Notes on Hannah Arendt and the Private Realm
In many utopias and dystopias, private home ownership, and the corresponding idea of privacy, is suspect. Being ‘at home’ must be avoided in such a world. Privacy has been abolished or restricted, and possessions must be shared with the community at large – after all, those who become too comfortable may start pursuing different goals. Private property undermines commitment to the public good, and who knows what people get up to behind closed doors! German-American philosopher Hannah Arendt fiercely criticized this notion, echoes of which she traced back to the theories of Karl Marx and the totalitarian experiments in communist Russia. A private domain and private property, she argued, are actually indispensable to commitment to the world.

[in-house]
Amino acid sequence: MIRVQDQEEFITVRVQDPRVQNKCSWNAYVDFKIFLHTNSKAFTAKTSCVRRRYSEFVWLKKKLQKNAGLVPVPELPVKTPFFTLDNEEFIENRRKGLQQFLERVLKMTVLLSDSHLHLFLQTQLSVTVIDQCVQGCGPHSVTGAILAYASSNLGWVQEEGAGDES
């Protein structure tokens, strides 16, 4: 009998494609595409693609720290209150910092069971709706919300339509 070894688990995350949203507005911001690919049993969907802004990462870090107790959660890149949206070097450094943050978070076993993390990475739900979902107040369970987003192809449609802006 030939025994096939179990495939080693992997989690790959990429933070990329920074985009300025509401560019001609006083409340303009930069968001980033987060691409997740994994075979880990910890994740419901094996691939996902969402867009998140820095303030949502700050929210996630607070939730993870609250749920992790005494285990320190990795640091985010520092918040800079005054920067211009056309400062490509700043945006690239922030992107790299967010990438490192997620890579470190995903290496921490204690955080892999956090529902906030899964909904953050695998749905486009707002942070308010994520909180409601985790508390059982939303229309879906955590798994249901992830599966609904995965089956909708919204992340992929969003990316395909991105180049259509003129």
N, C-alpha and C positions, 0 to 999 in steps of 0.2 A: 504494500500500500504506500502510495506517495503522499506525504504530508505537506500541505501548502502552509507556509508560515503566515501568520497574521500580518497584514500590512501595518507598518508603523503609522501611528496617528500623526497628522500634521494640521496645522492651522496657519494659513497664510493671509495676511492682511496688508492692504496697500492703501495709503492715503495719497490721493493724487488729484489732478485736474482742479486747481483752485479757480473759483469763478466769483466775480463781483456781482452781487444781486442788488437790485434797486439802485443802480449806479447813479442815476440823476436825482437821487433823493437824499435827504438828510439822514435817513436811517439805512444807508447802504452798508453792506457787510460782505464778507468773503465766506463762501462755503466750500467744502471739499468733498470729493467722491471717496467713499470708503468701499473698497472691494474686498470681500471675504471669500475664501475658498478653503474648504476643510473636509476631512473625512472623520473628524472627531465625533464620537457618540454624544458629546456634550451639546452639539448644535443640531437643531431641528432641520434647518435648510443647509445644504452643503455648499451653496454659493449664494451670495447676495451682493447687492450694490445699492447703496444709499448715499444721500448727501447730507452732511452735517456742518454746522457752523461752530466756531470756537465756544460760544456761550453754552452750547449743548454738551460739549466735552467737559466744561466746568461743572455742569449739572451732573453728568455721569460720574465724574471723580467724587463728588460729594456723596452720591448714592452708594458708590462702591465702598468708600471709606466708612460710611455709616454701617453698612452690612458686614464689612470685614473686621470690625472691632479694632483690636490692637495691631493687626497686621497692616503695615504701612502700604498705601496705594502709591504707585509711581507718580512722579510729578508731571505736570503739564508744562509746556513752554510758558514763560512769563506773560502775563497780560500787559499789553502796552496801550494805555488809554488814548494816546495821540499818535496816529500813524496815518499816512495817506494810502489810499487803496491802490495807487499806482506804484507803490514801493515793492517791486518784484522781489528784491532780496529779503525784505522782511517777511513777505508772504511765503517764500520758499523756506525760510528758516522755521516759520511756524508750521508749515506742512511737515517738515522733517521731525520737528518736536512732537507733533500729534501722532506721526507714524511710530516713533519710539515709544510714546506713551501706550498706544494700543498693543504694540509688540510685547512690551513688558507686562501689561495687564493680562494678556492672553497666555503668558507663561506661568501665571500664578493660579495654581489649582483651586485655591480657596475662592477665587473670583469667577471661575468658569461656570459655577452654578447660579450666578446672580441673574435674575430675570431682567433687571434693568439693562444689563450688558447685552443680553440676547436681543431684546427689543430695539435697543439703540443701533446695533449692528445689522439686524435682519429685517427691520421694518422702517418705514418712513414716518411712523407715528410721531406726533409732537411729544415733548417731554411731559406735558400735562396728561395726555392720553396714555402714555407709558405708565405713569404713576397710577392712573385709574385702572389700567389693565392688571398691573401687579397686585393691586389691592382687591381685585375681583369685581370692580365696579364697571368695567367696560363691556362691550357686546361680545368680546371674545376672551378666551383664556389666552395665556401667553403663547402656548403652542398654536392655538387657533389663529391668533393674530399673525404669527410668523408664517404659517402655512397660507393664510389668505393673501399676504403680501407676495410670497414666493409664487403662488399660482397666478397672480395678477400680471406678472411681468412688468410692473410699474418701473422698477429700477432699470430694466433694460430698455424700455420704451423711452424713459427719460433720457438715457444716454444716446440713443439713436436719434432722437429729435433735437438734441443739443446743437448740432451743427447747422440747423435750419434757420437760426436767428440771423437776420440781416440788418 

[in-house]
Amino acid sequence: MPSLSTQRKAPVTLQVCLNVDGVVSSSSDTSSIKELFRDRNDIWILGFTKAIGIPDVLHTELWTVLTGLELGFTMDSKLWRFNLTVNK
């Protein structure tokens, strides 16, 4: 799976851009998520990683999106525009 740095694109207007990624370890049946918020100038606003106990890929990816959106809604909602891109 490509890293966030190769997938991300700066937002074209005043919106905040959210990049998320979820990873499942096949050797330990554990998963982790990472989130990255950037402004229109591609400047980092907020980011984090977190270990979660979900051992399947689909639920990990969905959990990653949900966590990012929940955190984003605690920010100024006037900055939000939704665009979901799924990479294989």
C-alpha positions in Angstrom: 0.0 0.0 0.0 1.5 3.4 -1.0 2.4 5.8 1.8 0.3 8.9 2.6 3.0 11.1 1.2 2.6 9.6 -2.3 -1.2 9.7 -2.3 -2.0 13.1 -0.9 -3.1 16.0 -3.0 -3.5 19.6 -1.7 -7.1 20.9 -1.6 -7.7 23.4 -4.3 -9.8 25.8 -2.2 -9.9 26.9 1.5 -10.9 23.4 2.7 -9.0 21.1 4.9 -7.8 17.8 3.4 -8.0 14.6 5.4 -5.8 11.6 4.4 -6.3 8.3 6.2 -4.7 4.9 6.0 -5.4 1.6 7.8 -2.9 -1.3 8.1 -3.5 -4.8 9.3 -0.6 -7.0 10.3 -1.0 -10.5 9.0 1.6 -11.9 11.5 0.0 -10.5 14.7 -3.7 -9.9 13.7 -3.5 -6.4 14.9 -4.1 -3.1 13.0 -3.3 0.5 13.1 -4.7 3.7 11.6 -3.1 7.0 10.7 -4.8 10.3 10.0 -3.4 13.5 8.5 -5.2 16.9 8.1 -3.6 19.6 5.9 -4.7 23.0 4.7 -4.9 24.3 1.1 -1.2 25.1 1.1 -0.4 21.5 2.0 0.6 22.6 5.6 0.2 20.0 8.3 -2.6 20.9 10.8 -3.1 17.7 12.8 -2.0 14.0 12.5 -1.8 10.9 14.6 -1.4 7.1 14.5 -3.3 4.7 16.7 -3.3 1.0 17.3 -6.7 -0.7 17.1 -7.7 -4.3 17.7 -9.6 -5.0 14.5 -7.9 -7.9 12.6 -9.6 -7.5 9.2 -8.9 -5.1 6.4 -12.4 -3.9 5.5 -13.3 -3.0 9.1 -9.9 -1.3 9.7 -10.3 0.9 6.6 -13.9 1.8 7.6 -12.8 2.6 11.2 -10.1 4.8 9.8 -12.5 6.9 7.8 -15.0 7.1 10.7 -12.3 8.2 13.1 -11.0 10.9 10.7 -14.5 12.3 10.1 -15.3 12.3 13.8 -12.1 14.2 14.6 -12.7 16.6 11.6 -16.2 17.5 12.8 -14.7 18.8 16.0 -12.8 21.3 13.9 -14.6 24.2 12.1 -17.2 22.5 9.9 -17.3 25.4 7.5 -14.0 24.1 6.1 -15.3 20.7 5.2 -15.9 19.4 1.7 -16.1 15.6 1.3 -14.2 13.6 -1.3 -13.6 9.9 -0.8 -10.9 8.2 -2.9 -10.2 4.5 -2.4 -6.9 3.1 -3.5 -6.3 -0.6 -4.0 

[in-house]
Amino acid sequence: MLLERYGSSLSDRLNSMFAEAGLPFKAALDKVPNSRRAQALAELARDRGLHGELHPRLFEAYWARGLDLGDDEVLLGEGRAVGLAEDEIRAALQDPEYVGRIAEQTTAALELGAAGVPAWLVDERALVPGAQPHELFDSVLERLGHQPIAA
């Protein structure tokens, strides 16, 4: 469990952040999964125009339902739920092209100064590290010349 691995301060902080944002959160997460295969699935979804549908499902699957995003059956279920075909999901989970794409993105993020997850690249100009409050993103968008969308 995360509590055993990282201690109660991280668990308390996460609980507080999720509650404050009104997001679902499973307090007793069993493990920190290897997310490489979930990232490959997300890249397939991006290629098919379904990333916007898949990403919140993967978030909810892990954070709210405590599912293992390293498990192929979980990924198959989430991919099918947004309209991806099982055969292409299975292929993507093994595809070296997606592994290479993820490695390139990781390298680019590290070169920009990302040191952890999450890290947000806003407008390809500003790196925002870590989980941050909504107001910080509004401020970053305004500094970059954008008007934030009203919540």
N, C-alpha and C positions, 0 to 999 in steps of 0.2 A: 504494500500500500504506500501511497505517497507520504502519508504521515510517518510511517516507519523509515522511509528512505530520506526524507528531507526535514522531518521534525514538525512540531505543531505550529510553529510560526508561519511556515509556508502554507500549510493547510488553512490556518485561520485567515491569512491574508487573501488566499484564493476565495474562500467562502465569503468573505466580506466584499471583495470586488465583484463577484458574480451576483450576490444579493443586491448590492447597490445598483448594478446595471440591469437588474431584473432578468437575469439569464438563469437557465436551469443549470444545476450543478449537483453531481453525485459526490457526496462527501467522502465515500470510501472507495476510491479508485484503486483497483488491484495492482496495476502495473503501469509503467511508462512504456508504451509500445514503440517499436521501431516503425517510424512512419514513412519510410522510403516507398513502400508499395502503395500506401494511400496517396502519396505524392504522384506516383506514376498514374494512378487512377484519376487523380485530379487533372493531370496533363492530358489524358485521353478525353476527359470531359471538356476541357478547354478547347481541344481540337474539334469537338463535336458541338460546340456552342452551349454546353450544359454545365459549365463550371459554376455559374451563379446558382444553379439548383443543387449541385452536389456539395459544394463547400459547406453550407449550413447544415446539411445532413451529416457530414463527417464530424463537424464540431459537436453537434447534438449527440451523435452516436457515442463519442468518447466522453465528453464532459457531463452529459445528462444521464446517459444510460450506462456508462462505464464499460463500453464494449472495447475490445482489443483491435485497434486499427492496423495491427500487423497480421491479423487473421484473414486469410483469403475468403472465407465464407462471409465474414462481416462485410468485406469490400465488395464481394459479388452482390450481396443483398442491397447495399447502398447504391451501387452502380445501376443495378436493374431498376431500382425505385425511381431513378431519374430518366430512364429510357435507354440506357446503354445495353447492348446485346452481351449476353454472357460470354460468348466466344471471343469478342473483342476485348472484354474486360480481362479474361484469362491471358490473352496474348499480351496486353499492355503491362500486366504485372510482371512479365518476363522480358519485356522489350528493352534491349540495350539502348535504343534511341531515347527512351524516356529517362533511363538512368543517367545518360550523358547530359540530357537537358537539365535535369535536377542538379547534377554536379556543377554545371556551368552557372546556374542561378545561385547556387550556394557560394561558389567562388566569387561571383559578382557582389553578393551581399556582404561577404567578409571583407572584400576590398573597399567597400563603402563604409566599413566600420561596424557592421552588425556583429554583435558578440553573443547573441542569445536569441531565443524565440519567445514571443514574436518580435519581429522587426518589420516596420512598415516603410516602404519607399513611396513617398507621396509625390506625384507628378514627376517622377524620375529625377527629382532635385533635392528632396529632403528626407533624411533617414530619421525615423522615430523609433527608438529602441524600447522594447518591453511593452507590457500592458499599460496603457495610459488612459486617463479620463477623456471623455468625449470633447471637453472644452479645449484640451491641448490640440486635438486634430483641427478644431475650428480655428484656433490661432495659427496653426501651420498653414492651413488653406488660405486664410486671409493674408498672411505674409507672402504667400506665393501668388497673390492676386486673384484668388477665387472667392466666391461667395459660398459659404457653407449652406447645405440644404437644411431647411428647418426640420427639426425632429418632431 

Arendt is generally credited with introducing the issue of the public realm into the twentieth-century philosophical debate, followed almost immediately by German philosopher Jürgen Habermas. In 1962 Habermas published his study Strukturwandel der Öffentlichkeit (The Structural Transformation of the Public Sphere), in which he argues that changes to the bourgeoisie’s private sphere in the seventeenth and eighteenth centuries led to the emergence of the public sphere. More specifically: a different organization of work and household gave the bourgeoisie (or to be fair: the male head of the household) ‘leisure time’: the time to visit a salon or coffeehouse and, stimulated by the rise of the press, to discuss current affairs. Habermas claims that this enabled society to wrest itself from the feudal system. Public debate about current affairs created a new sphere in society, somewhere between feudal state and market. In other words, the public sphere comprised the space for the exchange of ideas and beliefs, space for social conversation and for the development of a public opinion, which was neither coloured by government intervention nor susceptible to market forces.4 On the contrary: the twin spheres of government and market had to learn to relate to this new public sphere.